Like the myth of the phoenix, only knobby, purplish blue and tasting like cabbage.

These are purple Brussels sprouts that are planted in a bed that probably doesn't get enough sun.  

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Late season leeks

By Penny Stine
Monday, November 17, 2014

I started growing leeks last year just because I was curious. They’re relatively easy to grow, although they take a long time. I start them as seeds inside in about March, transplant them outside in May and don’t harvest until November. Last year, I read that they’re supposed to taste better after a frost or two.

Although this stand of leeks are big, I have them planted in another area and they’re too small. I think they got overshadowed by something else. I’m going to have to plan more carefully when I plant next year, because it’s cool having something to pick this late in the year.
Besides that, leeks are tasty. They’re a sweeter, milder onion.

Leeks are dirty, however. You have to wash and rinse several times before you get all the dirt washed off. 


 

I found a recipe for pasta with leeks, mushrooms and bacon that I used as an inspiration, although I didn’t actually follow it.
But seriously, how could it be bad? Mushrooms, leeks and bacon - with cheese??? I opted for blue cheese,with a little cream and some broth.

 

Don’t the veggies and bacon look pretty sautéing in the pan?

I'm getting hungry just looking at it. 

 

 

I used whole wheat penne pasta and mixed it all together.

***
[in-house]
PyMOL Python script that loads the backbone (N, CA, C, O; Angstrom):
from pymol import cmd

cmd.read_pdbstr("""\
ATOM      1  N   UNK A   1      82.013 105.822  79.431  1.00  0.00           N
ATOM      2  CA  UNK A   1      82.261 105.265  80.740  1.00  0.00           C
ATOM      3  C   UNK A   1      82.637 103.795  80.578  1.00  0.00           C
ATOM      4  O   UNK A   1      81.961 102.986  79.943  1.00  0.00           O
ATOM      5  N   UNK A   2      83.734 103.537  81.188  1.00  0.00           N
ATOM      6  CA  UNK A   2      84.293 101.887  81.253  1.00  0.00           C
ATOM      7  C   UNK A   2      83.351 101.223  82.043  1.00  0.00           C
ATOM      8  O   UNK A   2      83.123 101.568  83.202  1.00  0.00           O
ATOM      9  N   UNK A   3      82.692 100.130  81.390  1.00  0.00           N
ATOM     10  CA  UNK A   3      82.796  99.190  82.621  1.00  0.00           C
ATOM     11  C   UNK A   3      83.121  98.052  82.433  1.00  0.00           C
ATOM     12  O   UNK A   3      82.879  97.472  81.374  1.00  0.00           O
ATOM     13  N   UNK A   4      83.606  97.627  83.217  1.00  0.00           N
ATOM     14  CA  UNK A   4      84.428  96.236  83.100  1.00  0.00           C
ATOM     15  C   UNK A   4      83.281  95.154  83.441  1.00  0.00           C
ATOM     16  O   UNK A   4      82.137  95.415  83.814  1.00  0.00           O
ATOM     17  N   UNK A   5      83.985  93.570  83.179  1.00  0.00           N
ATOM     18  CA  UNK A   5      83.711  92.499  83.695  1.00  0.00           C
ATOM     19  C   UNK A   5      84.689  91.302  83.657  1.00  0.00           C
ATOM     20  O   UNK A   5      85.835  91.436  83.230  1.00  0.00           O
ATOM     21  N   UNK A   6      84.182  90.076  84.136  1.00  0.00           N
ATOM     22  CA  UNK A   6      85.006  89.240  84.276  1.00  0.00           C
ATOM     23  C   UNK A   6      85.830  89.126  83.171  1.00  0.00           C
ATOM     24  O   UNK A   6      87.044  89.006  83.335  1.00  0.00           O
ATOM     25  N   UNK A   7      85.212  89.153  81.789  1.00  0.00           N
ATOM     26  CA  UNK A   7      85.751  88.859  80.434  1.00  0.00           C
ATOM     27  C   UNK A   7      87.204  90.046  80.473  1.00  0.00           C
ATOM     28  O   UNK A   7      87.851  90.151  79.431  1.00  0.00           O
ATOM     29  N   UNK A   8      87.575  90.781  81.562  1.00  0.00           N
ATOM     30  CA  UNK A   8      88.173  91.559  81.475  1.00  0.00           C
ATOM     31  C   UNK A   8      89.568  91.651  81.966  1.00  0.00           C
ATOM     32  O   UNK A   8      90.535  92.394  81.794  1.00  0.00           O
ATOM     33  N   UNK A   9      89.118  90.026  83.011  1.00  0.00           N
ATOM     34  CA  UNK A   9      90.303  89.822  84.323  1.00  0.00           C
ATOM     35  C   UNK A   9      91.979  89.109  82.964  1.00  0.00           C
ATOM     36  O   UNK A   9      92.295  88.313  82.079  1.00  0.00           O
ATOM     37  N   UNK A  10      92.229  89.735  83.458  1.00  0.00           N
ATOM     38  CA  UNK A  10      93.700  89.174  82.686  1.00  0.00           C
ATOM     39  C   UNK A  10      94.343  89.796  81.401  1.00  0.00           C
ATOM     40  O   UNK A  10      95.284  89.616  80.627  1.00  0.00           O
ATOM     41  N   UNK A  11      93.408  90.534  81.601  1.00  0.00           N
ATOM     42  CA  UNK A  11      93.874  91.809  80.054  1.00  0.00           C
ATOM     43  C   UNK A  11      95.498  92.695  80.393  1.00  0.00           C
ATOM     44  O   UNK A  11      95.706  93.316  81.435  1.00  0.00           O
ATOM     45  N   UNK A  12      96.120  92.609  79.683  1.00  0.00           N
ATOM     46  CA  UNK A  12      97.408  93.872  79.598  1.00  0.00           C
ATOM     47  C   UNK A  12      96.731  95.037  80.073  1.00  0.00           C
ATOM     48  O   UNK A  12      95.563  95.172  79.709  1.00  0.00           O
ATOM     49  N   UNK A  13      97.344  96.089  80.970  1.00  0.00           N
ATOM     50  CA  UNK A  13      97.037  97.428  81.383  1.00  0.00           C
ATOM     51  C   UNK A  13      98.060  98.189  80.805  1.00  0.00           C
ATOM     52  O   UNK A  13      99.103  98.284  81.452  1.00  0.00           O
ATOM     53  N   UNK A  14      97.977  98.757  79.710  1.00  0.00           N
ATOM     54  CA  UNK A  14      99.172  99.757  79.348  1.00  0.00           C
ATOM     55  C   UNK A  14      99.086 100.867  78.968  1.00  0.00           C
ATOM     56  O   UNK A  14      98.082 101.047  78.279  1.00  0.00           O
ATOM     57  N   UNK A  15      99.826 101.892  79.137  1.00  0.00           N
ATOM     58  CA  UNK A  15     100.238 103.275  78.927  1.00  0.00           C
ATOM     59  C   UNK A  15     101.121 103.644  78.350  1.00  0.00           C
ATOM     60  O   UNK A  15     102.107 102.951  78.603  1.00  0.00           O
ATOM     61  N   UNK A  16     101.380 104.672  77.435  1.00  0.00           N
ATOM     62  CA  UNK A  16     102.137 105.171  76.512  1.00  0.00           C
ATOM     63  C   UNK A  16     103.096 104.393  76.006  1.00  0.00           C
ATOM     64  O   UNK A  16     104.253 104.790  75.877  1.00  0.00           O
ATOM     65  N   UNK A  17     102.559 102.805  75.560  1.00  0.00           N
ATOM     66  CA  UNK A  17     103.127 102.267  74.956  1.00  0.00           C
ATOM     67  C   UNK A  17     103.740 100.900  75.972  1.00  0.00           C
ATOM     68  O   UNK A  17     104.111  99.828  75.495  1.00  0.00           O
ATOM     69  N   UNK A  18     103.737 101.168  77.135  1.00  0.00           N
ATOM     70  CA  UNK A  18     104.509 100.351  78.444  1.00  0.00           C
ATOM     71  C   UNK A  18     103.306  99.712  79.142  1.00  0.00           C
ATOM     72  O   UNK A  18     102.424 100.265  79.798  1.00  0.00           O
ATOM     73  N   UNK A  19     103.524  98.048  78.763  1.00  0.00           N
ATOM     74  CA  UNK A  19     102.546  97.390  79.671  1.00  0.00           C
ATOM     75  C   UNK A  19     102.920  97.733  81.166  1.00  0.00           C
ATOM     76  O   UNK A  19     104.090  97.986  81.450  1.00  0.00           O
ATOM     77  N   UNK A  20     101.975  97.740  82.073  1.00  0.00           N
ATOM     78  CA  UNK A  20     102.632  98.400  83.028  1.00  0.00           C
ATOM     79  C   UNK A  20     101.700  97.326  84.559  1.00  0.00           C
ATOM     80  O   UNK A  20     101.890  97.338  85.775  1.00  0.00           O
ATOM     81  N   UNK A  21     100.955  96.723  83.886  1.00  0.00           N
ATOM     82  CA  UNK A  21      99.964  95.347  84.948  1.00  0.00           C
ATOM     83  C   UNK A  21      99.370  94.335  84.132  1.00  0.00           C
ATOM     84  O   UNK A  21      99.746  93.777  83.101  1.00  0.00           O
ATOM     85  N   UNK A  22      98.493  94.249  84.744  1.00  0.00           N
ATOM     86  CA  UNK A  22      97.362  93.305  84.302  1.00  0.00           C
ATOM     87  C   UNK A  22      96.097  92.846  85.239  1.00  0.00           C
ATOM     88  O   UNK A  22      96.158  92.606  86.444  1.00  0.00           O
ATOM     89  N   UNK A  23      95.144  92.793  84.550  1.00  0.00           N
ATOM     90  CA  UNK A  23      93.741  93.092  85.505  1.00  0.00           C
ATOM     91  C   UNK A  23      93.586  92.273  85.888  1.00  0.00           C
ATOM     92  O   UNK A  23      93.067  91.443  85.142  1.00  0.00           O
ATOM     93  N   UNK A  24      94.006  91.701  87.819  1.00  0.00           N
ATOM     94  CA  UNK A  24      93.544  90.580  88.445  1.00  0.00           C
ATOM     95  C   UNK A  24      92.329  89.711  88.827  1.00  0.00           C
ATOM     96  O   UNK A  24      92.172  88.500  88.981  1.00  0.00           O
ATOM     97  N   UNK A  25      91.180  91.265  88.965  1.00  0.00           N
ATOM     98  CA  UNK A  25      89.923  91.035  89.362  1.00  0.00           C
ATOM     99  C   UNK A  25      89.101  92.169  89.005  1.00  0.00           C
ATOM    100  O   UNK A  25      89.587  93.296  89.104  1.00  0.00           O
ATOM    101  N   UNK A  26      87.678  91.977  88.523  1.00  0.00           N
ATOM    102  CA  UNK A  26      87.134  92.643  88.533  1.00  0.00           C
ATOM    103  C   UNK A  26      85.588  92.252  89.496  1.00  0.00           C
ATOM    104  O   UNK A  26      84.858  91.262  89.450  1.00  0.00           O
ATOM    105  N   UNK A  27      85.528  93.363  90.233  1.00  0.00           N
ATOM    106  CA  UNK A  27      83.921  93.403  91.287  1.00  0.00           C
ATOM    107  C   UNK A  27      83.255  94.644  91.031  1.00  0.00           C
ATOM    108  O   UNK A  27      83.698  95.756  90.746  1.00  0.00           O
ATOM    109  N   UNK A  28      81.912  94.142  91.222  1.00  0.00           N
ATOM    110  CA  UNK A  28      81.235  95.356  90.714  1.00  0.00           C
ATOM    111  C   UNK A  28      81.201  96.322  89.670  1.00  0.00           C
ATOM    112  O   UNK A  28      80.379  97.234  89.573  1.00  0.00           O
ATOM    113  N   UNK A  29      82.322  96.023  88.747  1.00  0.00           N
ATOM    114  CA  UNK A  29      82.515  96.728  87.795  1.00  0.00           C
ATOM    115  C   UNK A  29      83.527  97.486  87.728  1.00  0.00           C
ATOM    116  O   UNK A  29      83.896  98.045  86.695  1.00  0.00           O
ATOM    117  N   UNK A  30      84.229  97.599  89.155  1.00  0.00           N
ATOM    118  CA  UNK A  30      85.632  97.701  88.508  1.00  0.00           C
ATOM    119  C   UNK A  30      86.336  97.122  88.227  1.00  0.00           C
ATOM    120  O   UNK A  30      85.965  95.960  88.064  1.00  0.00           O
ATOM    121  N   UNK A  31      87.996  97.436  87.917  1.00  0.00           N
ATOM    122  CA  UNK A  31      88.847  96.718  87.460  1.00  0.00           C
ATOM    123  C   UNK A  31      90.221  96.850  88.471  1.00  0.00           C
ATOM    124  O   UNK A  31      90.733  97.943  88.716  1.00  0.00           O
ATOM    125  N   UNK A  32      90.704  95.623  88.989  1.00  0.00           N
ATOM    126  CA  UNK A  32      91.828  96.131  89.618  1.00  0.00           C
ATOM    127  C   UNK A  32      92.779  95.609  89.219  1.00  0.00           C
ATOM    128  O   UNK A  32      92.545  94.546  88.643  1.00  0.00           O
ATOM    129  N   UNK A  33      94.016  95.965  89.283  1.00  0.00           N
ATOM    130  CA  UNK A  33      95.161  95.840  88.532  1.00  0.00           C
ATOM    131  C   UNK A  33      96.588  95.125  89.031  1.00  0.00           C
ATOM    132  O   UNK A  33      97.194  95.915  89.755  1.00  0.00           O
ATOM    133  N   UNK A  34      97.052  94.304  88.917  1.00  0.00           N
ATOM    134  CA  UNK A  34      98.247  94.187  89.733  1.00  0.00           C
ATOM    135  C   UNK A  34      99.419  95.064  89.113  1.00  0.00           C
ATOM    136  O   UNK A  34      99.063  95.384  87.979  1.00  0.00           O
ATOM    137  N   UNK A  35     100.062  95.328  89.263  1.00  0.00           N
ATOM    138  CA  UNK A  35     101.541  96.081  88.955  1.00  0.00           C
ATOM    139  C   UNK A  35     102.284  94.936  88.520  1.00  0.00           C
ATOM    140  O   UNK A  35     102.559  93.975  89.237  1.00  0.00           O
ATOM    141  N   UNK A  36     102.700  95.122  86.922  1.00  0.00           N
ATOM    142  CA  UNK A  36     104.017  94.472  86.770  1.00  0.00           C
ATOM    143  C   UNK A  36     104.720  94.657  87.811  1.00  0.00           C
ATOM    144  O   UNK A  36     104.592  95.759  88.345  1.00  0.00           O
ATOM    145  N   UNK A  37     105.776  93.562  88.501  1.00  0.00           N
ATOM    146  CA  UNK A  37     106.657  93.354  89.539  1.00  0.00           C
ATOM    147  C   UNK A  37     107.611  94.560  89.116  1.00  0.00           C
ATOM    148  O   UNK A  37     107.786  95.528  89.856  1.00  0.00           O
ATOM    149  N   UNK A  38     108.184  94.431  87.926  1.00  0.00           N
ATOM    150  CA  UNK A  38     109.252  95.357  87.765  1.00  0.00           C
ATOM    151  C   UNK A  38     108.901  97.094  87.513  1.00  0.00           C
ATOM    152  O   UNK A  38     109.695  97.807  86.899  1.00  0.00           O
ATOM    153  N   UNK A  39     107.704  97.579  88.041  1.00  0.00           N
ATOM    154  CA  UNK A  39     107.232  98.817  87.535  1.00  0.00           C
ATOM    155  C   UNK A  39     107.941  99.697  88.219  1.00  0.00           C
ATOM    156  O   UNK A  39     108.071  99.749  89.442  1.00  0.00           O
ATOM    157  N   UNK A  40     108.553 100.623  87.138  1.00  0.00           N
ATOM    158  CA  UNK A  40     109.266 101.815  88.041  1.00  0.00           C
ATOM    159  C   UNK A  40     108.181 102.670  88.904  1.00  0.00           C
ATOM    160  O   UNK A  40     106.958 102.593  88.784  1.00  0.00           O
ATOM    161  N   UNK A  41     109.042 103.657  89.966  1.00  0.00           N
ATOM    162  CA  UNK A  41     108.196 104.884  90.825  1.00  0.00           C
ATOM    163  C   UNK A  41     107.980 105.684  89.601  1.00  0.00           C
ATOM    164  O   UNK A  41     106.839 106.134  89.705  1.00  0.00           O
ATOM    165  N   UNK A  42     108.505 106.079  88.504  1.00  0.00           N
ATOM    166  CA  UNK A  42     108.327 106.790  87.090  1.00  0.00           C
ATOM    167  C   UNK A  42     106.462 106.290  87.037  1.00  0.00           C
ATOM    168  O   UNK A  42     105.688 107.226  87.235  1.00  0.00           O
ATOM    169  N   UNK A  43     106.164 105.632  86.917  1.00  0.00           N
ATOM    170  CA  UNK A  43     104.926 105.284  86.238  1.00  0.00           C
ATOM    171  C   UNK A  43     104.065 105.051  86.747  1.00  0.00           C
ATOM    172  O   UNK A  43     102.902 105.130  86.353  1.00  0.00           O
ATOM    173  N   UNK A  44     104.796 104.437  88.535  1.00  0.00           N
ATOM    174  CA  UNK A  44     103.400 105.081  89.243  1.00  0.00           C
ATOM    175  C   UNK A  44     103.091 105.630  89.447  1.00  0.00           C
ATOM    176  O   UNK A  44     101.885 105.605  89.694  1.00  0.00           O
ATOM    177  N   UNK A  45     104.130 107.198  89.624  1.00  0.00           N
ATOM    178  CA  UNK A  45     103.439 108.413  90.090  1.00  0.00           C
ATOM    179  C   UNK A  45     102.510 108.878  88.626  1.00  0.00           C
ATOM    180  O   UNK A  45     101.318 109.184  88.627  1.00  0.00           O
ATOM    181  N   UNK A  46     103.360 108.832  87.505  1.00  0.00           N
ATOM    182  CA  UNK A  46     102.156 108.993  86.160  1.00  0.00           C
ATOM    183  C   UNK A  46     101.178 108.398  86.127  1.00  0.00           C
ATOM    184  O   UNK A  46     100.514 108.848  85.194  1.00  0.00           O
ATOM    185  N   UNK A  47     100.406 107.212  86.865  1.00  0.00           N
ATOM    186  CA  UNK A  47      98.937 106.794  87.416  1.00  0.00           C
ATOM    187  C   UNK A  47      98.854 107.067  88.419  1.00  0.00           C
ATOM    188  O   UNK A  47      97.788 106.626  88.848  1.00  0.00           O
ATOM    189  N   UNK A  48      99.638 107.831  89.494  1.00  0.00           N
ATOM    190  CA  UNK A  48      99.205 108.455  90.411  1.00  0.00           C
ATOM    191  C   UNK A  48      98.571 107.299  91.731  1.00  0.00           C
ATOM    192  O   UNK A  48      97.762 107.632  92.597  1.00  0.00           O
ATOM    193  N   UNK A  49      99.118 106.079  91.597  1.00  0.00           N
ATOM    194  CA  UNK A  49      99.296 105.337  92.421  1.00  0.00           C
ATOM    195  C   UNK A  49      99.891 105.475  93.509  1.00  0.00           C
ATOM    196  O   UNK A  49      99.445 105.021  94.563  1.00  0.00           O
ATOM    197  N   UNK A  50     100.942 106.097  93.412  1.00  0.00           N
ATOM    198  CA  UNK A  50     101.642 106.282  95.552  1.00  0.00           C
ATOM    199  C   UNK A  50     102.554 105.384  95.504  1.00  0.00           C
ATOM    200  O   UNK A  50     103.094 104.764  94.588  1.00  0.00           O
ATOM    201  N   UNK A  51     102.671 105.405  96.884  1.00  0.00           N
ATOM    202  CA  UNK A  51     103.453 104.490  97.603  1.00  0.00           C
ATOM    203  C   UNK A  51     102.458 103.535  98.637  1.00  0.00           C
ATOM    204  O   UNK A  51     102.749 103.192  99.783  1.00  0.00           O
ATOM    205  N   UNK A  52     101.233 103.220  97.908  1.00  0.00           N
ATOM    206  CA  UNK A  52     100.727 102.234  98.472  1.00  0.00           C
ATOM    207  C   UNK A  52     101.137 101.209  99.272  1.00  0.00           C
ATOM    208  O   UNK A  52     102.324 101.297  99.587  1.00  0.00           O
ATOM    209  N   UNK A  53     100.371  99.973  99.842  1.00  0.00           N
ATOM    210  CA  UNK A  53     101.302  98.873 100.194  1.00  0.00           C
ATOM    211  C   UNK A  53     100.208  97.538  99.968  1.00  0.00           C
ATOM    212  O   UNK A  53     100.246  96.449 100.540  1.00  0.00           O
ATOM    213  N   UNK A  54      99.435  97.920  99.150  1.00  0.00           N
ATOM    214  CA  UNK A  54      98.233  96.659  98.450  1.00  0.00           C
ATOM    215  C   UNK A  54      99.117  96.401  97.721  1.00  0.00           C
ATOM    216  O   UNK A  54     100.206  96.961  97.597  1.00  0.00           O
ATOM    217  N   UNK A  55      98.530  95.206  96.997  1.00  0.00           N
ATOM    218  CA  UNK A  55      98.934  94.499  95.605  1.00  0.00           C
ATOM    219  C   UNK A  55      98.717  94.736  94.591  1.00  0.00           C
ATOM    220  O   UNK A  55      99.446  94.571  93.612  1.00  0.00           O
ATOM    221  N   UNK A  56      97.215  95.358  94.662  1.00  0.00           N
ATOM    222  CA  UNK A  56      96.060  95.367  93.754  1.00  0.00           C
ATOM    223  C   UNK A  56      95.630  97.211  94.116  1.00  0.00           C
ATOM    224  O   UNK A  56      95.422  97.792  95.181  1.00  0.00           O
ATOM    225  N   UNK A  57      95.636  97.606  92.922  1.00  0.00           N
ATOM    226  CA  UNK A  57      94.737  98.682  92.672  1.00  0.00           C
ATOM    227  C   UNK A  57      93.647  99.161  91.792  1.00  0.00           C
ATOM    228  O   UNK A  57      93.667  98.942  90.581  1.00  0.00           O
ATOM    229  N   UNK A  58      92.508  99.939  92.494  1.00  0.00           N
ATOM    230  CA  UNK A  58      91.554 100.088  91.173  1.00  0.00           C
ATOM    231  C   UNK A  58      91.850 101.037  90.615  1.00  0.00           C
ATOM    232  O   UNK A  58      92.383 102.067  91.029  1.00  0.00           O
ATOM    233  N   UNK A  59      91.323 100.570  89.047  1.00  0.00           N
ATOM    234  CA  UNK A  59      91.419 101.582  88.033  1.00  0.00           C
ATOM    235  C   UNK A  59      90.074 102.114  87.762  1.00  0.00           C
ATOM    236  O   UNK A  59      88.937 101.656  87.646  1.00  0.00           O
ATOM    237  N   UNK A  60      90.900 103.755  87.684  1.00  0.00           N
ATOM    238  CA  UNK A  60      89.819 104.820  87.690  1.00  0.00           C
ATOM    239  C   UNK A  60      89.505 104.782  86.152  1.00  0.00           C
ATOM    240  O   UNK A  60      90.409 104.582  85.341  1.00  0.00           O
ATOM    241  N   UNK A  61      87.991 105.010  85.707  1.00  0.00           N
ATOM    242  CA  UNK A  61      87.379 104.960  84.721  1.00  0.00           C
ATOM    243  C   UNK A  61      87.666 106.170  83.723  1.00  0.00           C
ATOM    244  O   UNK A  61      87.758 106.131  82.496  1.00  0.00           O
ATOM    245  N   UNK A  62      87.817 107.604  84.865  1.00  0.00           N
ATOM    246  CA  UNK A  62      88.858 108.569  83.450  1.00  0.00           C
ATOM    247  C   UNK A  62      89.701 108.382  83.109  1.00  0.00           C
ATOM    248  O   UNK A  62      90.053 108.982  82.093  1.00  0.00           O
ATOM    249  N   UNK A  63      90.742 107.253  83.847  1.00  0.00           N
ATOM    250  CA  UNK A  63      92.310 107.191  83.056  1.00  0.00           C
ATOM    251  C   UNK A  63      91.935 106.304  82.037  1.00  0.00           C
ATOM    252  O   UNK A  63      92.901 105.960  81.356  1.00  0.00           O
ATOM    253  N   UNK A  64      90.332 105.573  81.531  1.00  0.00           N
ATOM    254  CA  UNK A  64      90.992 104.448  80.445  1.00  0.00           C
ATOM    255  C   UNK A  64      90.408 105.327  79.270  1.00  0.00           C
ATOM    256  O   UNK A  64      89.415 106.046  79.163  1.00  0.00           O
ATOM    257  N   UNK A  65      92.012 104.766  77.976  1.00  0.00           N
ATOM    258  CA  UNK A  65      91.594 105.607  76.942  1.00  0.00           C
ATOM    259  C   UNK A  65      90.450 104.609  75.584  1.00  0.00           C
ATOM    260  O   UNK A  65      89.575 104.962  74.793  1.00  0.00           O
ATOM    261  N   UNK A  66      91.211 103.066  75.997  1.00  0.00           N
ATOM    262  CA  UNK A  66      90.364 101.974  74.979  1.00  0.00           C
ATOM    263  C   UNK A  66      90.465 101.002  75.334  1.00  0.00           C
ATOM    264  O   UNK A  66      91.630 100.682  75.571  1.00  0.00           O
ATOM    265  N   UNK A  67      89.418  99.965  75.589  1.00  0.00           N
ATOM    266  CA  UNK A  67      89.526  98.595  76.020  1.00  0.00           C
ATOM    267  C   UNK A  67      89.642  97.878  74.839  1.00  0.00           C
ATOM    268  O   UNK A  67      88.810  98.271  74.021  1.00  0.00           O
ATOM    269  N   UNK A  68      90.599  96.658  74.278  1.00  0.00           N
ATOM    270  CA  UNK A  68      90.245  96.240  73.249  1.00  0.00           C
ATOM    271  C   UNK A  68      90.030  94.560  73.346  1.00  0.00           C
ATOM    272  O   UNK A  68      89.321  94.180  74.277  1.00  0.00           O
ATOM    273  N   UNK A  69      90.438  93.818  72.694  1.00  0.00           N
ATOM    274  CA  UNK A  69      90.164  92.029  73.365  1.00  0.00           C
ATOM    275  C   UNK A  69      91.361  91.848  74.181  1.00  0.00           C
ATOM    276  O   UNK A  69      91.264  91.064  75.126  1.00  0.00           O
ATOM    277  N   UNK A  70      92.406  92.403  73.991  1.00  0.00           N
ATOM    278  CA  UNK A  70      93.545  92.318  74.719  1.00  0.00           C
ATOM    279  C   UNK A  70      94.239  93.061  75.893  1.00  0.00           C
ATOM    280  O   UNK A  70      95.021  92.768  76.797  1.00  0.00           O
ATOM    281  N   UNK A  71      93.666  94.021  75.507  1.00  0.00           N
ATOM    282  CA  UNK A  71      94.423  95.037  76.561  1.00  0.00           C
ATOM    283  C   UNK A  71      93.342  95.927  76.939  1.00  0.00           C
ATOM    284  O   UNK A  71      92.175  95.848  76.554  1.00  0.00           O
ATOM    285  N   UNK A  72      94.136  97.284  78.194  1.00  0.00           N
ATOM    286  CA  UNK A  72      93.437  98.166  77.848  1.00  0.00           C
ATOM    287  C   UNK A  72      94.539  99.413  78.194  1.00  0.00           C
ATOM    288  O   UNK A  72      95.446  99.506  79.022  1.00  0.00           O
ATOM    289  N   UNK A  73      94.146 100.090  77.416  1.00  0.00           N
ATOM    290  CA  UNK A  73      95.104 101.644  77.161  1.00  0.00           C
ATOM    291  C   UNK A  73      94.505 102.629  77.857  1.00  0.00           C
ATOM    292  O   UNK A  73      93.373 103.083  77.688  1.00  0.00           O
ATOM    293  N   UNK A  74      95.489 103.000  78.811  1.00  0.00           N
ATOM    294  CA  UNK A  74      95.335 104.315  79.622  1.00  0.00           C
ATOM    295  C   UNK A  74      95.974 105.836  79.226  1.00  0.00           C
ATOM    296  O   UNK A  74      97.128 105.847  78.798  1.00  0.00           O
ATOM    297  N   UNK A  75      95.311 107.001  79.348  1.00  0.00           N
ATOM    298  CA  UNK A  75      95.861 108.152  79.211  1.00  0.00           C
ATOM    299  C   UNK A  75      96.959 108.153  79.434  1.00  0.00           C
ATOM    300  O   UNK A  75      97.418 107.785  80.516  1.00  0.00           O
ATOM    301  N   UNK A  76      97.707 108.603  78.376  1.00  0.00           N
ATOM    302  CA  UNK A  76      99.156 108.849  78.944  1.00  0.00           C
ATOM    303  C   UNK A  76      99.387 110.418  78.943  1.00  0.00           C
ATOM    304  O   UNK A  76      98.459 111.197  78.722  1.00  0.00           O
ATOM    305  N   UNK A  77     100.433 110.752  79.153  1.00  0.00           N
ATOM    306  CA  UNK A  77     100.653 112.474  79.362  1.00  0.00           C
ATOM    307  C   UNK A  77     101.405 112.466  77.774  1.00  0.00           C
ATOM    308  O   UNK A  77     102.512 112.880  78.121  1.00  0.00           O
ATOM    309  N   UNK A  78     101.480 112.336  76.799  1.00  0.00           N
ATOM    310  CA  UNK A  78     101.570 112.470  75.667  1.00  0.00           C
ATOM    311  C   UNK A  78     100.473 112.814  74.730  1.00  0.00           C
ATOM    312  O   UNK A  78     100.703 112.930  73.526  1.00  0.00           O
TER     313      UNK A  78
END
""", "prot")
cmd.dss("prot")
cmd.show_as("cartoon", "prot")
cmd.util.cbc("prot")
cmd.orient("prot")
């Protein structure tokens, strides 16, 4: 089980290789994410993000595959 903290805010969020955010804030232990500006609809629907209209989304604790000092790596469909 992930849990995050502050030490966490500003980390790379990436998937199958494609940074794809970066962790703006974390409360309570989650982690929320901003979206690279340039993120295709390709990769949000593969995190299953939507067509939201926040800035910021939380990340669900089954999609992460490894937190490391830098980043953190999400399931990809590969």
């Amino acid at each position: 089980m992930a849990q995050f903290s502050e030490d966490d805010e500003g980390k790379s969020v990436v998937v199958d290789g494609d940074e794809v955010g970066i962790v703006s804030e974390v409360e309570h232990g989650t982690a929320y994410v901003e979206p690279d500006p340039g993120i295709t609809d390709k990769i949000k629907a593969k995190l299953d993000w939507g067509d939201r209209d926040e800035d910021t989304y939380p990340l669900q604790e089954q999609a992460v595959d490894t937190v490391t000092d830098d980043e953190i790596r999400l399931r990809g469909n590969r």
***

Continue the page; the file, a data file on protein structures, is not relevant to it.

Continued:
I served it with a kale salad (yes, I picked the kale from the garden) that my husband ate but said was a bit too tart. (I made the dressing out of lime juice and the juice from a clementine tangerine and forgot to add a touch of honey - oops. I liked it, even if it did make me pucker!)


I still have a few leeks left for leek and potato soup later this week. Life is good.
 

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Got green tomatoes? Try this recipe

By Penny Stine
Wednesday, November 12, 2014

 

 

 

My tomato plants got serious about forming fruit sometime in October, which meant that I had a nice pile of green tomatoes when I did the final harvest a couple of weeks ago. Most of them turned red (or yellow, depending on the type of tomato), but there were a few that were just too young. I’m not a huge fan of fried green tomatoes, so I had to find some other use for them.


One year my gardening buddy and I made green tomato chutney, and it was OK, but not worth repeating.

I found this recipe for green tomato casserole, and thought it sounded delicious. Of course, I didn’t actually follow it. Instead of cooking it on the stovetop, I caramelized the veggies and browned the stew meat in the morning, then put everything in the crock pot to cook all day while I was at work.


The recipe said to use two green peppers, but I still had a yellow one from my garden and a red one in the fridge, so I used a little green pepper, a yellow pepper and some red pepper. The recipe only called for four green tomatoes, but I threw at least eight (maybe more). I also did sage and thyme instead of thyme and bay leaves.


When I got home, it smelled wonderful, although you can see the color made it look like dog food. Normally, we would have just eaten it straight from the crockpot as stew, but my husband went to yoga, so I decided to transfer it to a dutch oven and do the biscuits on top. The recipe said to make sweet potato biscuits, but I made oatmeal cheese biscuits instead. The biscuits baked on top of the stew, which thickened considerably. In fact, by the time we ate it, it was no longer stew-like. It was a lot thicker and probably could have been served on a plate instead of a bowl.

It wasn’t pretty, but it was good.
Now that I’ve found such a great thing to do with green tomatoes, I’m kind of sad that I won’t have any more. I do have tomatillos in the freezer, however, and I figure this recipe will also work for them.